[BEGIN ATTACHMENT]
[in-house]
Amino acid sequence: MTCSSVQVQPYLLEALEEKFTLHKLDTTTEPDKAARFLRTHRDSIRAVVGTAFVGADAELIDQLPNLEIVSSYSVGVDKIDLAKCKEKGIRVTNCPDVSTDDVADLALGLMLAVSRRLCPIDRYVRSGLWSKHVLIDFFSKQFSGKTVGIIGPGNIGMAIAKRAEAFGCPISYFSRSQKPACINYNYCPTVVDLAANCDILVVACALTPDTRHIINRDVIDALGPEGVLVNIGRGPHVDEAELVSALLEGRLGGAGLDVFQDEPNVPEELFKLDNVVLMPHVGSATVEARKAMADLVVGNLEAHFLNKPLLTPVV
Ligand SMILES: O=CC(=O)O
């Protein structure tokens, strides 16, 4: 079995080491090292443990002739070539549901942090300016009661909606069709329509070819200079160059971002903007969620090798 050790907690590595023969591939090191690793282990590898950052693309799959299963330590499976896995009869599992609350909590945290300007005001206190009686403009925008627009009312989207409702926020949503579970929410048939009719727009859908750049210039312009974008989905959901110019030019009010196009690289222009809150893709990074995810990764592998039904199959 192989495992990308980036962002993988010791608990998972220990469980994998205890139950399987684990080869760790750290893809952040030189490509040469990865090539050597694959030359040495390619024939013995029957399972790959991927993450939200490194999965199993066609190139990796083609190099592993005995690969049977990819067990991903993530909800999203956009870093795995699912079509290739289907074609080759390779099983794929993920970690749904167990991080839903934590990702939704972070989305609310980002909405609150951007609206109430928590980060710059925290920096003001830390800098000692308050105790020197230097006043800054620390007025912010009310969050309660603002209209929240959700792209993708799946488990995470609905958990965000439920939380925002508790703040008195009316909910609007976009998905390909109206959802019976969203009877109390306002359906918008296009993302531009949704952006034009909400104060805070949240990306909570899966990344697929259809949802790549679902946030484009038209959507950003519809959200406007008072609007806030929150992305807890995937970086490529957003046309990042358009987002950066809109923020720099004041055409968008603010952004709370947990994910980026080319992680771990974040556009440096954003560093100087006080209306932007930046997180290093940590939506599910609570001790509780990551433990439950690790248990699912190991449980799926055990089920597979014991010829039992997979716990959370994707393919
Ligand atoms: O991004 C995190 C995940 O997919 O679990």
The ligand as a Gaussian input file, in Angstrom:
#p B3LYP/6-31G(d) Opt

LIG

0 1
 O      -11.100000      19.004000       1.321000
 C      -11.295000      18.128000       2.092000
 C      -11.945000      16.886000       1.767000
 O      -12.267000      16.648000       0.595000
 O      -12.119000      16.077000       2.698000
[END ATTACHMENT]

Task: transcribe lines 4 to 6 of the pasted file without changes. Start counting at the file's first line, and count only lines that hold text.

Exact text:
């Protein structure tokens, strides 16, 4: 079995080491090292443990002739070539549901942090300016009661909606069709329509070819200079160059971002903007969620090798 050790907690590595023969591939090191690793282990590898950052693309799959299963330590499976896995009869599992609350909590945290300007005001206190009686403009925008627009009312989207409702926020949503579970929410048939009719727009859908750049210039312009974008989905959901110019030019009010196009690289222009809150893709990074995810990764592998039904199959 192989495992990308980036962002993988010791608990998972220990469980994998205890139950399987684990080869760790750290893809952040030189490509040469990865090539050597694959030359040495390619024939013995029957399972790959991927993450939200490194999965199993066609190139990796083609190099592993005995690969049977990819067990991903993530909800999203956009870093795995699912079509290739289907074609080759390779099983794929993920970690749904167990991080839903934590990702939704972070989305609310980002909405609150951007609206109430928590980060710059925290920096003001830390800098000692308050105790020197230097006043800054620390007025912010009310969050309660603002209209929240959700792209993708799946488990995470609905958990965000439920939380925002508790703040008195009316909910609007976009998905390909109206959802019976969203009877109390306002359906918008296009993302531009949704952006034009909400104060805070949240990306909570899966990344697929259809949802790549679902946030484009038209959507950003519809959200406007008072609007806030929150992305807890995937970086490529957003046309990042358009987002950066809109923020720099004041055409968008603010952004709370947990994910980026080319992680771990974040556009440096954003560093100087006080209306932007930046997180290093940590939506599910609570001790509780990551433990439950690790248990699912190991449980799926055990089920597979014991010829039992997979716990959370994707393919
Ligand atoms: O991004 C995190 C995940 O997919 O679990």
The ligand as a Gaussian input file, in Angstrom: